I have spent tens of thousands of hours of my life sitting in front of books and not reading them. I read one page and my brain just disappears into the ether. Everything I have ever achieved academically has been last second cramming or no cramming at all. I picked study partners based on volume. The less questions you asked me the better study partner you were. When others would study for an hour and take a ten minute brain break, I would read one page in those ten minutes and take an hour long brain break. After that hour, I would have forgotten that page and ended up reading it again.
I have never wanted to admit this to my friends or my family, but how am I supposed to find my voice if I don’t accept my own faults? My parents have financially and emotionally supported me through so much of this, and I have felt so much shame and self hatred for my behavior. I never lied to them about the hours I spent trying to study, but I never did actually get real studying done. I didn’t want my friends to hate me because they thought I was lazy or that I achieved things when I didn’t really work for them.
My friends have wondered how I was so good at trivia or how I seem to know something about everything. The truth is I read dozens and dozens of articles every single day. The information is in such a piece meal form that it keeps my attention. I digest almost every single article posted on Fark or Digg. I read through every single headline on CNN. I go through sports websites, pop culture blogs, fashion blogs, and message boards faster than I can talk. I have a voracious appetite for information.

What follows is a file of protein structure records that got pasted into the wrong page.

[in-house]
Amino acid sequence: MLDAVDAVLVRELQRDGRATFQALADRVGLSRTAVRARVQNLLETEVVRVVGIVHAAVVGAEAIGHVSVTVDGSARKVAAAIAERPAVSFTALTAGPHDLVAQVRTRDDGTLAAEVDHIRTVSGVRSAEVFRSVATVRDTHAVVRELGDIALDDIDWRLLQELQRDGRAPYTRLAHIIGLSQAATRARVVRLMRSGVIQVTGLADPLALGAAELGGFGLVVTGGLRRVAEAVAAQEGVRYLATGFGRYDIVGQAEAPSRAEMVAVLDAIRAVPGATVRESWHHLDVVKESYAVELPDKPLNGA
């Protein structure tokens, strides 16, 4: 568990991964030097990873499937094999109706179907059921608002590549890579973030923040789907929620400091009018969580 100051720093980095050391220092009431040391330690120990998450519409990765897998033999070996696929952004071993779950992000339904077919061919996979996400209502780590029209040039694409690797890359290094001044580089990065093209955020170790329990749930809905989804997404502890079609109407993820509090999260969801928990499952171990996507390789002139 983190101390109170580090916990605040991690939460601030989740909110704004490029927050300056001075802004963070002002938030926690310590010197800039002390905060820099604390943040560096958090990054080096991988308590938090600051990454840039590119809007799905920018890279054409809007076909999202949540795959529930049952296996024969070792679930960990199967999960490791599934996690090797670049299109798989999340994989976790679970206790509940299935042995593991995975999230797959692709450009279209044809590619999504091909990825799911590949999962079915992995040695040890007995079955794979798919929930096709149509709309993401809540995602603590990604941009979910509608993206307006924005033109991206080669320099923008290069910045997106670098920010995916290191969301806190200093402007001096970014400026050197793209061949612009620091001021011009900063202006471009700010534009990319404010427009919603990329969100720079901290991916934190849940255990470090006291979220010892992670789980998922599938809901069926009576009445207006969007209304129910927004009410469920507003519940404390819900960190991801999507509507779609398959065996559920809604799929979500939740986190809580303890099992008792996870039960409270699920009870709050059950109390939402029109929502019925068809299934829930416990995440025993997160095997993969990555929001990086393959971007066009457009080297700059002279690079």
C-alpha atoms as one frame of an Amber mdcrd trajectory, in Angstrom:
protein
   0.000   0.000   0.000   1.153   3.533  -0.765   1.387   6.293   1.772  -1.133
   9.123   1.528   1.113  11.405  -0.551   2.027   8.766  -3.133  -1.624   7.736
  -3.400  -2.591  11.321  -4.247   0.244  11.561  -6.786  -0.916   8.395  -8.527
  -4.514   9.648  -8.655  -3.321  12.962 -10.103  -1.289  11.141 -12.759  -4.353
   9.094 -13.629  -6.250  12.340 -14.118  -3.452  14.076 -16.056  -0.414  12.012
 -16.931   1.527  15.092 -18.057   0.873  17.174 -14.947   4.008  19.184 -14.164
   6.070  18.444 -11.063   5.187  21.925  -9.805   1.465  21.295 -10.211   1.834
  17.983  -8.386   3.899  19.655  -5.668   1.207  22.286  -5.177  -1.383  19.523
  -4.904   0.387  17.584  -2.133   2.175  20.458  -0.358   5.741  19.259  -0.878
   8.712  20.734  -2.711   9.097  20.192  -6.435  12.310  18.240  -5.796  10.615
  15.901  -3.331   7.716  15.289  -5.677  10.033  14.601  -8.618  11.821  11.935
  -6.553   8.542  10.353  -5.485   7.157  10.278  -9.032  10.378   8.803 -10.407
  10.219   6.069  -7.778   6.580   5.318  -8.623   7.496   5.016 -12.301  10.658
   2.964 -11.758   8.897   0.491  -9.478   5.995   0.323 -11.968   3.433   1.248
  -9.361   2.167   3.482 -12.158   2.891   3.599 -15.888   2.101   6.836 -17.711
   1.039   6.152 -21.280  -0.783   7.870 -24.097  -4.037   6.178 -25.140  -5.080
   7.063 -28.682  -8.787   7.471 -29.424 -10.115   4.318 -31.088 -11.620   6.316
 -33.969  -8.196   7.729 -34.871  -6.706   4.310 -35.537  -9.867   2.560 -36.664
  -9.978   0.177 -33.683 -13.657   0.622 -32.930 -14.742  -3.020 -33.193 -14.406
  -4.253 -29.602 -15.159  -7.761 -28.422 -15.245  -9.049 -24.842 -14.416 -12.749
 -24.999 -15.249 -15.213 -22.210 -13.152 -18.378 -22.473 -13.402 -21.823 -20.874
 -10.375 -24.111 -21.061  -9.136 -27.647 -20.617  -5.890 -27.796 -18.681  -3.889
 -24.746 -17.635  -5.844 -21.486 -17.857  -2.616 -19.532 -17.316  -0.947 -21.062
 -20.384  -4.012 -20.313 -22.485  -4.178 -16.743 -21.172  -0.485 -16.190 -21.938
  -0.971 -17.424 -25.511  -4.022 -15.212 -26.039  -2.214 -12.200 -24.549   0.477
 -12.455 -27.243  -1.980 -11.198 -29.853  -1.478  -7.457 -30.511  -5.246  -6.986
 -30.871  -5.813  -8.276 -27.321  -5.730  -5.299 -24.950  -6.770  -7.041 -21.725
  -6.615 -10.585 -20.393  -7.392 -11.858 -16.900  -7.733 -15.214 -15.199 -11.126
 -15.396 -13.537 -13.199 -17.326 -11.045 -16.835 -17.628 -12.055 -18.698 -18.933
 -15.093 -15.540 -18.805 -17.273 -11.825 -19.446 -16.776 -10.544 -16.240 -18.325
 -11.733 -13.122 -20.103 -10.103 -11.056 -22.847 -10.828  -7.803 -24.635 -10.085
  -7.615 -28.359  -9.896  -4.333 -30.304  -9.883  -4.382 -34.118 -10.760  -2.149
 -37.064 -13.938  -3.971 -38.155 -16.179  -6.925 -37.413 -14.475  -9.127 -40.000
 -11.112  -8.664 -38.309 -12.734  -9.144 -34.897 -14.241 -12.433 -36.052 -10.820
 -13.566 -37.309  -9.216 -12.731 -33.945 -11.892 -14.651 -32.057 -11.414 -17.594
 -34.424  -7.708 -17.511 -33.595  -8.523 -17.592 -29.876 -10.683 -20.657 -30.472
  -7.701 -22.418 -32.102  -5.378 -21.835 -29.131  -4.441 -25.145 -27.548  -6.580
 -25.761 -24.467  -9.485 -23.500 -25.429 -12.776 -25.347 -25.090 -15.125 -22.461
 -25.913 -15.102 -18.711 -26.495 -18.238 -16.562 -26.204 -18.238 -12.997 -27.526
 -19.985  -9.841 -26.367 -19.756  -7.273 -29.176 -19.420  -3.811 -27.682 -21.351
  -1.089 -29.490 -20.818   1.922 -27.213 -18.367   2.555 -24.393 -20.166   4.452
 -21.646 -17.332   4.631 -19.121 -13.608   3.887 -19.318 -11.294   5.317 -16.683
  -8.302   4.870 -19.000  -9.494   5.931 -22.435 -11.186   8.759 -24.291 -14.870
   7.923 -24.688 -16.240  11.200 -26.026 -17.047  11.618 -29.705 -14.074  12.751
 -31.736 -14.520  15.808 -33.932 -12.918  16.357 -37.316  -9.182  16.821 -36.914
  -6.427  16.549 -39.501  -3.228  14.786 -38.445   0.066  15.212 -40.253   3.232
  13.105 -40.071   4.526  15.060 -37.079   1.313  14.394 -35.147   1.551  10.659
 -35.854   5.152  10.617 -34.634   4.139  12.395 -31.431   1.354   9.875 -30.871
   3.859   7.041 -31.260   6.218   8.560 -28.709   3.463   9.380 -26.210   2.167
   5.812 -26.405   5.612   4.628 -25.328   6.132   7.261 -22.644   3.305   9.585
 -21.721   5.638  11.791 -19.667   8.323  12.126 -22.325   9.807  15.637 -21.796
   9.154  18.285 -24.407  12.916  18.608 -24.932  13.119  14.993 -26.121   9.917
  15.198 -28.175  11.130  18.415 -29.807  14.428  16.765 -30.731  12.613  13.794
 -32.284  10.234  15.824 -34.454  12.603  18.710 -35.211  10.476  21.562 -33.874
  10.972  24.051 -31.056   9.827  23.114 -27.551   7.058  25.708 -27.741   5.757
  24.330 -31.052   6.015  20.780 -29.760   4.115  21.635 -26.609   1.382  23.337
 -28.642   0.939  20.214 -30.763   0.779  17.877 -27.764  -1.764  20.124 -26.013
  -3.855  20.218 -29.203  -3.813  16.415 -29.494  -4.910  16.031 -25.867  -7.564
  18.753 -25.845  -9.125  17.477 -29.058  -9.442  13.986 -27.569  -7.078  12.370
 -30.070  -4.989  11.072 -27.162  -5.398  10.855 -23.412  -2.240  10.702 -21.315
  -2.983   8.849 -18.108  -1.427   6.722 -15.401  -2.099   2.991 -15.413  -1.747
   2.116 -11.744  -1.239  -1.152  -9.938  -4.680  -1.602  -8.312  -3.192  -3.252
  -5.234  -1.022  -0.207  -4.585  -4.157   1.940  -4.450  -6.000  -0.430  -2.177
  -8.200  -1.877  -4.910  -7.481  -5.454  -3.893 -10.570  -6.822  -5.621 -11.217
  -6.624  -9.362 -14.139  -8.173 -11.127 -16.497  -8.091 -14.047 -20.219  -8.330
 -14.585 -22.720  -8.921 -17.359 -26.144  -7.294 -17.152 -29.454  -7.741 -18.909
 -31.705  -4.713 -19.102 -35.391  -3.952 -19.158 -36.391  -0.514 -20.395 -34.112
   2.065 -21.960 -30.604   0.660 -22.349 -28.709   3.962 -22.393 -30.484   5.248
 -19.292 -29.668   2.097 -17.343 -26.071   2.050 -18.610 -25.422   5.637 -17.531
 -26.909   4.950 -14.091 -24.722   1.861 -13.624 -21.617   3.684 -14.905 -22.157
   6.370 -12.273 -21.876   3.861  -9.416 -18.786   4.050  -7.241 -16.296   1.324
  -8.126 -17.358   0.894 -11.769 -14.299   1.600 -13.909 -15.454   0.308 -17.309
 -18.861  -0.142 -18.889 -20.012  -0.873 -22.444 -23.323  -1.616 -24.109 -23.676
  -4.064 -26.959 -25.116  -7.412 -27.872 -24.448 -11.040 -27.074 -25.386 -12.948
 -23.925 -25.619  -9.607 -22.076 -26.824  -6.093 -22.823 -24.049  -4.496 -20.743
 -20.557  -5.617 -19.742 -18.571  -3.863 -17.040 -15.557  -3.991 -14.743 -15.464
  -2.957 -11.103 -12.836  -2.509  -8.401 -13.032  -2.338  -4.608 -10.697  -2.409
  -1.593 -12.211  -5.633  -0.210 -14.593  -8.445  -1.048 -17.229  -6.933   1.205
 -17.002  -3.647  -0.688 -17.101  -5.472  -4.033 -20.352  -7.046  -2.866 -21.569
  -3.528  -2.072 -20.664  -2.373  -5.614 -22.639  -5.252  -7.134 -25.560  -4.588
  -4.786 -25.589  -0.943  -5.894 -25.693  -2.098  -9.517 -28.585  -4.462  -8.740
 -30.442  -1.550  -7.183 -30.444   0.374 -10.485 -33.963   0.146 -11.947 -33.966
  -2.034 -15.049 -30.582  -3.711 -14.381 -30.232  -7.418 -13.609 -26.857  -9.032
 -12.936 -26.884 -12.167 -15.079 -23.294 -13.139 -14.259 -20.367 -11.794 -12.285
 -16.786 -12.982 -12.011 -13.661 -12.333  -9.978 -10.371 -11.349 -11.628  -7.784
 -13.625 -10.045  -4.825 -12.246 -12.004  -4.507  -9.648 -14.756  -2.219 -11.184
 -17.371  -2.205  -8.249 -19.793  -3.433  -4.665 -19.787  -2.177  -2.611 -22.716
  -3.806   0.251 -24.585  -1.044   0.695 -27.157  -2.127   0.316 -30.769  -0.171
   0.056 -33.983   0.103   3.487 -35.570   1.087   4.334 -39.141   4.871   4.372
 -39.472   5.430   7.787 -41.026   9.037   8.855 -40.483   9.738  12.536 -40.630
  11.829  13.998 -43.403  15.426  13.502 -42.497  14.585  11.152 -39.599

Now I sit here, relieved that I have finally made my confession, but ashamed that I had to make one. For my close friends and family, I’m sorry. I am so sorry for deceiving you all in some way or letting you down in some way. If you need to verify any of this, come by. Pull the books off my bookshelf and look how pristine they are. I have kept a large portion of my notebooks from college and law school as well. You can see how barren they actually are besides some outlining.